fata Morgana [ˈfɑtɑ mɔrˈgɑnɑ] n.
1.) A kind of mirage most frequently seen in the Strait of Messina, attributed in early times to fairy agency. Also fig. (Oxford English Dictionary Second Edition).
Etymology: Italian fata, a fairy; Morgana, sister of the British legendary hero Arthur, apparently located in Calabria by the Norman settlers.
"The truth is, I now see, Coleridge's talk and speculation was the emblem of himself: in it as in him, a ray of heavenly inspiration struggled, in a tragically ineffectual degree, with the weakness of flesh and blood. He says once, he "had skirted the howling deserts of Infidelity;" this was evident enough: but he had not had the courage, in defiance of pain and terror, to press resolutely across said deserts to the new firm lands of Faith beyond; he preferred to create logical fata-morganas for himself on this hither side, and laboriously solace himself with these" (The Life of John Sterling, Thomas Carlyle, 1851).
Hi all, it's time to announce the winner of this week's contest. It's...Lemons Don't Make Lemonade! She wrote:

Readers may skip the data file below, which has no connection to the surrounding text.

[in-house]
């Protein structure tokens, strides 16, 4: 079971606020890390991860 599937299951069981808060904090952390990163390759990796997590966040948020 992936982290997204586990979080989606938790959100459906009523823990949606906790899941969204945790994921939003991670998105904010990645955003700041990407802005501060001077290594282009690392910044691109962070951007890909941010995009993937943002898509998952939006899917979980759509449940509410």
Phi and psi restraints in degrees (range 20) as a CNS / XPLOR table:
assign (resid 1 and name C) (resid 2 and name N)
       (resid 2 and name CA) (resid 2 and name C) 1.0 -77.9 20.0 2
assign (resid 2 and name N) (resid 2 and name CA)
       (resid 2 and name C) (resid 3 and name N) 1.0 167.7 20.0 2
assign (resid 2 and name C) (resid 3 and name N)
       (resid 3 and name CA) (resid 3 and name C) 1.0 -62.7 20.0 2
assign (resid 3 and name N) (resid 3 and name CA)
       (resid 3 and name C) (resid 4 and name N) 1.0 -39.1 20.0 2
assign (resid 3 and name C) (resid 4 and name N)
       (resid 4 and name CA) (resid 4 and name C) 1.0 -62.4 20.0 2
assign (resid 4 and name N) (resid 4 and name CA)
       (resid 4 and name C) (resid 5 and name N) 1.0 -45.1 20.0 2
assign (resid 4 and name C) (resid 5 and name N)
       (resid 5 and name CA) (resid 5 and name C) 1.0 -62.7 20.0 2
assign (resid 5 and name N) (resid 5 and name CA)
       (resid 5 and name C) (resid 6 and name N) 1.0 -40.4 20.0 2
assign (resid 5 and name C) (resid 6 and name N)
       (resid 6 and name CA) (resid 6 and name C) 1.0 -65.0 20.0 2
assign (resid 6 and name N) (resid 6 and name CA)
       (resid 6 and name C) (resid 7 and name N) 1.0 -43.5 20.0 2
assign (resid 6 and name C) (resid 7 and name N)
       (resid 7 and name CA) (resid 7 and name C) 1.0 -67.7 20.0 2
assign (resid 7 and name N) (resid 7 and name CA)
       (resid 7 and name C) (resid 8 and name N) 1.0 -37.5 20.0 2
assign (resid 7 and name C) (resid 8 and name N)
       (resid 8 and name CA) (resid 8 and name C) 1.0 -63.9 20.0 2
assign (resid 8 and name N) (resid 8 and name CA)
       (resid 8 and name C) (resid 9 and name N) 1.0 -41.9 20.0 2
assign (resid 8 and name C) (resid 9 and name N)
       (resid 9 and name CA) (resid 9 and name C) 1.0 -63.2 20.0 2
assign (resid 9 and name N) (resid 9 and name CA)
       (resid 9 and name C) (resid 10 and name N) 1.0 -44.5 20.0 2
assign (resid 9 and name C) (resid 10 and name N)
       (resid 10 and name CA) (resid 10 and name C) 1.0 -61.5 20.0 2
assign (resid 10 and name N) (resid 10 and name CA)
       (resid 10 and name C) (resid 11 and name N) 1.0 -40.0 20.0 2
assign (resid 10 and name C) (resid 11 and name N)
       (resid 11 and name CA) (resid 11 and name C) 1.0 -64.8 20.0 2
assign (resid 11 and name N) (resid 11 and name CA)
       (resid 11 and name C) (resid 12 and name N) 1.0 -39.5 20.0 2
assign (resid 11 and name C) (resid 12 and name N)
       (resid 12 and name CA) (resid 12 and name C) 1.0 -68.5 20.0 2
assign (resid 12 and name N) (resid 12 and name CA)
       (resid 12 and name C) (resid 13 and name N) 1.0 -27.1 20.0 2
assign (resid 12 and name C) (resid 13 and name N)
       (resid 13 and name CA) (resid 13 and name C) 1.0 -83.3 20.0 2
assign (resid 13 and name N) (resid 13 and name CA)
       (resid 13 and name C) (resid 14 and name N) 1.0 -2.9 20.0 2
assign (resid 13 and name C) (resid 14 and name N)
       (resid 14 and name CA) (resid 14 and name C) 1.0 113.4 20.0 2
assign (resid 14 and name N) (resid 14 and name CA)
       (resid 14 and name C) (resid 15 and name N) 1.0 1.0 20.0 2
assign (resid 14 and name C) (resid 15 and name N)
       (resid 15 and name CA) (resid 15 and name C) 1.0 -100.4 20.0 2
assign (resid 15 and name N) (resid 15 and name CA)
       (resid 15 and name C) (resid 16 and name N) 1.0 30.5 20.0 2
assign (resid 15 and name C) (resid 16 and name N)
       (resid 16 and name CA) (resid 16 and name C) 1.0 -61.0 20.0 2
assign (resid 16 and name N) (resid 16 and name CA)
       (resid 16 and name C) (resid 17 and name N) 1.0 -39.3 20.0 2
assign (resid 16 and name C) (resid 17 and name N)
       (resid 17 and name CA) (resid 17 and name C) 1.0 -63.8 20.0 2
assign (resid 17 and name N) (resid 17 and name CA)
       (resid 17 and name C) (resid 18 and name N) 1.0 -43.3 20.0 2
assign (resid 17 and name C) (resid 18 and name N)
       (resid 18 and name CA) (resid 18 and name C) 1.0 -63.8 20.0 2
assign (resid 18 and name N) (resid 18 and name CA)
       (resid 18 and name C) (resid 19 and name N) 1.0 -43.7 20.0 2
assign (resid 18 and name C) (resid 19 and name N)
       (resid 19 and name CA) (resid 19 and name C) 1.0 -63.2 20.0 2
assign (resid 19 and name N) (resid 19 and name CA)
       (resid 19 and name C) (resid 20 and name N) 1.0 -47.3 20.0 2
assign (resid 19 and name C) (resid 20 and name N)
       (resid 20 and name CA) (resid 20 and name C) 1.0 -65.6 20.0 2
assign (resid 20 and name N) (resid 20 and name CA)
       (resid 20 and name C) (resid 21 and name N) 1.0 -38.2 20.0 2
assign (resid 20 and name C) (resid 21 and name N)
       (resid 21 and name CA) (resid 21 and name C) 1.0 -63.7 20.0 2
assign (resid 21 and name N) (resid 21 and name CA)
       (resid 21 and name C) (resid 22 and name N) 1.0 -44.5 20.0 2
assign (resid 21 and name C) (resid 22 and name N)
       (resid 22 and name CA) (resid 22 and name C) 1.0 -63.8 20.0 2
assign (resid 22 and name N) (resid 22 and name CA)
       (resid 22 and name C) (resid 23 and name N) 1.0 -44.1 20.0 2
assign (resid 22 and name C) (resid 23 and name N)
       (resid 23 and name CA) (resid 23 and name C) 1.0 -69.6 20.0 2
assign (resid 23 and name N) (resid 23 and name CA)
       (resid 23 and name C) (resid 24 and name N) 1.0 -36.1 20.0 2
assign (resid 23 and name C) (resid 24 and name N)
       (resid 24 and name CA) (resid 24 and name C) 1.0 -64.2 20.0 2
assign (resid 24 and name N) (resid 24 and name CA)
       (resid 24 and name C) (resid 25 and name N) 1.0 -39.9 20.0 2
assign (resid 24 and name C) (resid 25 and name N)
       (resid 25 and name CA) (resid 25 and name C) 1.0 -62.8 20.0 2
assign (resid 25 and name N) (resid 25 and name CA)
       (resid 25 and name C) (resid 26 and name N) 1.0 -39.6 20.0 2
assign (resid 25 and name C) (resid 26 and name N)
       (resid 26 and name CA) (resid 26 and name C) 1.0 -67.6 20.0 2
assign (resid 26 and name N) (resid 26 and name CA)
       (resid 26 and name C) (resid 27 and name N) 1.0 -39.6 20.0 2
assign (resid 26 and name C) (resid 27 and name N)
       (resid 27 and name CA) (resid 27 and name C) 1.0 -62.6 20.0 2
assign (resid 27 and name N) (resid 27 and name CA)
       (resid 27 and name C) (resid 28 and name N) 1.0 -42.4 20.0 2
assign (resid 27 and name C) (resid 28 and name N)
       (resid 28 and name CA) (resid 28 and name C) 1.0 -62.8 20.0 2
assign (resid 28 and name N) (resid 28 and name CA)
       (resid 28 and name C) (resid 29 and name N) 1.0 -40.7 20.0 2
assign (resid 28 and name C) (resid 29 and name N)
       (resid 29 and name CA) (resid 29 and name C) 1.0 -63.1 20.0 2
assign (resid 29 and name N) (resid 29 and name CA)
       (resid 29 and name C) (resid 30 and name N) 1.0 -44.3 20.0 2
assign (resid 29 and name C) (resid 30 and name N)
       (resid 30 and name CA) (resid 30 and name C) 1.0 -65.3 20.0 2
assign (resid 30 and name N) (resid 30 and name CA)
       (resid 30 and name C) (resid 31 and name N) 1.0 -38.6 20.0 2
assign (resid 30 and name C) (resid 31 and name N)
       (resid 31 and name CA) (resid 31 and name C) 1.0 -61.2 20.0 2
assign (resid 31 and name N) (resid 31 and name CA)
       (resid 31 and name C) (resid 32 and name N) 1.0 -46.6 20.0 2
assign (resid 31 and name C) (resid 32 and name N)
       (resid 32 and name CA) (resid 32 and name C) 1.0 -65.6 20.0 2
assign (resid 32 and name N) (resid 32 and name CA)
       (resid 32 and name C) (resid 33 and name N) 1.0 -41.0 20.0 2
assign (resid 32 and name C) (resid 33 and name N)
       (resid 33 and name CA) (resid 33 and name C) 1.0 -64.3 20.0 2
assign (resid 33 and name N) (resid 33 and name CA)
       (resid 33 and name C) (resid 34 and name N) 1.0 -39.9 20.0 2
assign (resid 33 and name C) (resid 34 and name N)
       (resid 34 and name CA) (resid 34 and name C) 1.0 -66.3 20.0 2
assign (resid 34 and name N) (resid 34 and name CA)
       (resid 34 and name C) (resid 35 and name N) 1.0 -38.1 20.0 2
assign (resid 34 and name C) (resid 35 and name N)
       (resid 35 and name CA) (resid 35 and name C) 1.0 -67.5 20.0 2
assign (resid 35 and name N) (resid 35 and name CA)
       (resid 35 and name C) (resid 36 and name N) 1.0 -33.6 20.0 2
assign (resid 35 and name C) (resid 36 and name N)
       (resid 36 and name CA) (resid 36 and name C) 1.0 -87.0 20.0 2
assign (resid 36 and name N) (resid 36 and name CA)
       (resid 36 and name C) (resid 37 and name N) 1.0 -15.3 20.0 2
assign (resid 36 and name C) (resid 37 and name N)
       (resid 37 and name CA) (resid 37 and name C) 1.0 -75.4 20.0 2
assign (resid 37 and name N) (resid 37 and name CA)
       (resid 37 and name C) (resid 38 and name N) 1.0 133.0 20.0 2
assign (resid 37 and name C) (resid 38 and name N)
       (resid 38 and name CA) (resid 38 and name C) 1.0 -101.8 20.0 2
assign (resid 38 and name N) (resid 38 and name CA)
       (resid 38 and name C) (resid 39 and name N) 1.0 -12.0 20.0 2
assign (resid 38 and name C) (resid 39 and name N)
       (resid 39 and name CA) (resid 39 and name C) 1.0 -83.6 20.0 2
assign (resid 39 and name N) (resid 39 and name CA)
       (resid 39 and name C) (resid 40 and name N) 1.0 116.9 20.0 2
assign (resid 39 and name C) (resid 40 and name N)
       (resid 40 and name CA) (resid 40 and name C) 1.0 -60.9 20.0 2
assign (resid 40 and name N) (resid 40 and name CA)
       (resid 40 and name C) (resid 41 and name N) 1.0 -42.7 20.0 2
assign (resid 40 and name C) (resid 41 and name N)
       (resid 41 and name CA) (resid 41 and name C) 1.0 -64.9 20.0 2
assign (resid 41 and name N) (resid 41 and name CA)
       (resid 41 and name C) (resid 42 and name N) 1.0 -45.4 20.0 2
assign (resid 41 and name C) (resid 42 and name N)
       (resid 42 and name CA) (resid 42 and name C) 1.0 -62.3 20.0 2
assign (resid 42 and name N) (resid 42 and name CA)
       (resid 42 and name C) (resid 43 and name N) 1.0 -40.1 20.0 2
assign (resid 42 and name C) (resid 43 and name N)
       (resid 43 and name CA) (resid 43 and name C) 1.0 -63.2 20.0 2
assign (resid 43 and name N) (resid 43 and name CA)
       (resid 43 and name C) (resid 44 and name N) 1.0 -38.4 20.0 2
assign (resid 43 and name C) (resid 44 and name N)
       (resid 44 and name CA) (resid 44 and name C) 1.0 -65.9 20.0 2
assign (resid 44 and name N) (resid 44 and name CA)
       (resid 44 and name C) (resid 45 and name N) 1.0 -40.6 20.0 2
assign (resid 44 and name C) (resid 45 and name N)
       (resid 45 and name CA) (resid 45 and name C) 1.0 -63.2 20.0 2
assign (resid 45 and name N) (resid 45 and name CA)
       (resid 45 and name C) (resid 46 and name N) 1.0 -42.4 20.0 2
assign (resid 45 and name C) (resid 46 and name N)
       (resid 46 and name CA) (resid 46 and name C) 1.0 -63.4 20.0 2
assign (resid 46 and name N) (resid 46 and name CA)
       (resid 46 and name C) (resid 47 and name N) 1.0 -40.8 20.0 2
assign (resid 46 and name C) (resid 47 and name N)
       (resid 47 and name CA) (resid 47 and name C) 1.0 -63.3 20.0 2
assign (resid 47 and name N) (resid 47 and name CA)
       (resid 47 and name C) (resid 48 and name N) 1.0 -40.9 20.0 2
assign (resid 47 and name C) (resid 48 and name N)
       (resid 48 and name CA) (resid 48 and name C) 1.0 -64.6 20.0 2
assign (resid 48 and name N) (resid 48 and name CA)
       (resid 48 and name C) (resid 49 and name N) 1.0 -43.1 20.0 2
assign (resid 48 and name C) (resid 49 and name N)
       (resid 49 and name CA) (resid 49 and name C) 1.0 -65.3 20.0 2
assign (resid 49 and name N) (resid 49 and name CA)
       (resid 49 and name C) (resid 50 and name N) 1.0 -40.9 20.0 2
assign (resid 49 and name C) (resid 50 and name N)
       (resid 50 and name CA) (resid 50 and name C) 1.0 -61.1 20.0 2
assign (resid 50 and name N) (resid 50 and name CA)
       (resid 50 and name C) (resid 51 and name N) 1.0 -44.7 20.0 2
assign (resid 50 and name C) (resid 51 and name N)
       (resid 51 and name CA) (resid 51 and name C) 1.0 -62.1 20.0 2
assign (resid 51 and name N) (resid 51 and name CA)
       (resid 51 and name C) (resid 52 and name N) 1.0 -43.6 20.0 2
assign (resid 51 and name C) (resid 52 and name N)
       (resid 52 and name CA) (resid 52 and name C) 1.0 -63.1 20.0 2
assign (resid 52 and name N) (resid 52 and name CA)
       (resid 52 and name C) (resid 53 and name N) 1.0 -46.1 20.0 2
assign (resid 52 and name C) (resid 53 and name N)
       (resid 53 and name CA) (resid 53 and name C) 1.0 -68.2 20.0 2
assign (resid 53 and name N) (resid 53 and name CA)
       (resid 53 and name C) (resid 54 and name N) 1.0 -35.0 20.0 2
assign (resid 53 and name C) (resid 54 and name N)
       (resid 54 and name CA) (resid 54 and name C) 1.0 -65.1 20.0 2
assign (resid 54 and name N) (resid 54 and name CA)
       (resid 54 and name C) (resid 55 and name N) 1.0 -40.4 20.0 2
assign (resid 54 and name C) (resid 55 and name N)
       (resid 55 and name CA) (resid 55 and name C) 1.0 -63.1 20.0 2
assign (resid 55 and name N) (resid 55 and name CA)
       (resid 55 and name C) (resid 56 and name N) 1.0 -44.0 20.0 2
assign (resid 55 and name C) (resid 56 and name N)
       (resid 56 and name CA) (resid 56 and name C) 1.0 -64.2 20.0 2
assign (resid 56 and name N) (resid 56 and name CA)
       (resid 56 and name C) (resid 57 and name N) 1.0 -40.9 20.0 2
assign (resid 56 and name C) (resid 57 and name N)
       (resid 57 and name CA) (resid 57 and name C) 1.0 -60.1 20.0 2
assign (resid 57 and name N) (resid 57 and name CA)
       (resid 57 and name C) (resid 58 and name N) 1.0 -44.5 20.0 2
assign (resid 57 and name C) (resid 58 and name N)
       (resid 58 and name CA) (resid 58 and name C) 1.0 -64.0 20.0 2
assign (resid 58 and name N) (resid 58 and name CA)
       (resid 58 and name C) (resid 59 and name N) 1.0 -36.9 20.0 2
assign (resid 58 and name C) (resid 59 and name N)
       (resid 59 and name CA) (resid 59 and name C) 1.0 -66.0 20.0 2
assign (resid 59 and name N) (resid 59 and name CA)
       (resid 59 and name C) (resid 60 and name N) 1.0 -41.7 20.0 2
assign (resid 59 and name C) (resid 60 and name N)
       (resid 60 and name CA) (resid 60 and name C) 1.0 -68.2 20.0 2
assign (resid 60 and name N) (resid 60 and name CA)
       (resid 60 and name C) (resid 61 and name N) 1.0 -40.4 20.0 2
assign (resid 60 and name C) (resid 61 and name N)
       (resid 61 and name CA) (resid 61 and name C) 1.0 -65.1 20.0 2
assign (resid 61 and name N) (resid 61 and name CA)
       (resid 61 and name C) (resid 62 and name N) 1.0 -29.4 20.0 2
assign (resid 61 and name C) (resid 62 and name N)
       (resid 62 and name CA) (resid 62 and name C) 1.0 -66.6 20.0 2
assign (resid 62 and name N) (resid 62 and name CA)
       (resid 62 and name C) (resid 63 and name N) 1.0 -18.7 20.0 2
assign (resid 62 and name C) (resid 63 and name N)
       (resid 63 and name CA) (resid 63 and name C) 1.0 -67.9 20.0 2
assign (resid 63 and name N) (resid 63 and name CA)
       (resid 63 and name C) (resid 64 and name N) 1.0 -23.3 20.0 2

"Nothing amuses me more than observing tyros go about their studies," William said, a smile playing on his lips. "I would fain disturb the first-years with sophomoric pranks, but I cower at the thought of the master's rod. The master's hand is as heavy as his wife." I couldn't help but giggle at his impertinent remark. "I disagree. The schoolmaster is a formidable man with the vim of people half his age, but my fear of his cruel philippics surpasses that of a sore bottom. He told Frederick that he was an obtuse baboon destined to a life of cuckoldry and shame...and all because Fred pronounced a French verb wrongly." "If we took the matter up to the headmaster, I'm sure he'll put a stop to such abuse." "Keep on dreaming, William. If the marquis couldn't get our schoolmaster to apologize for insulting his son, then, a fortiori, neither can a lowly headmaster."Well done, Lemons. You even used "a fortiori" correctly. I'm starting to fear for my beloved copy of The Iliad already! Okay, so next week's words are oenomel, invidious, panegyric, intransigent, megillah, incipient, and slake. Good luck and thanks for reading!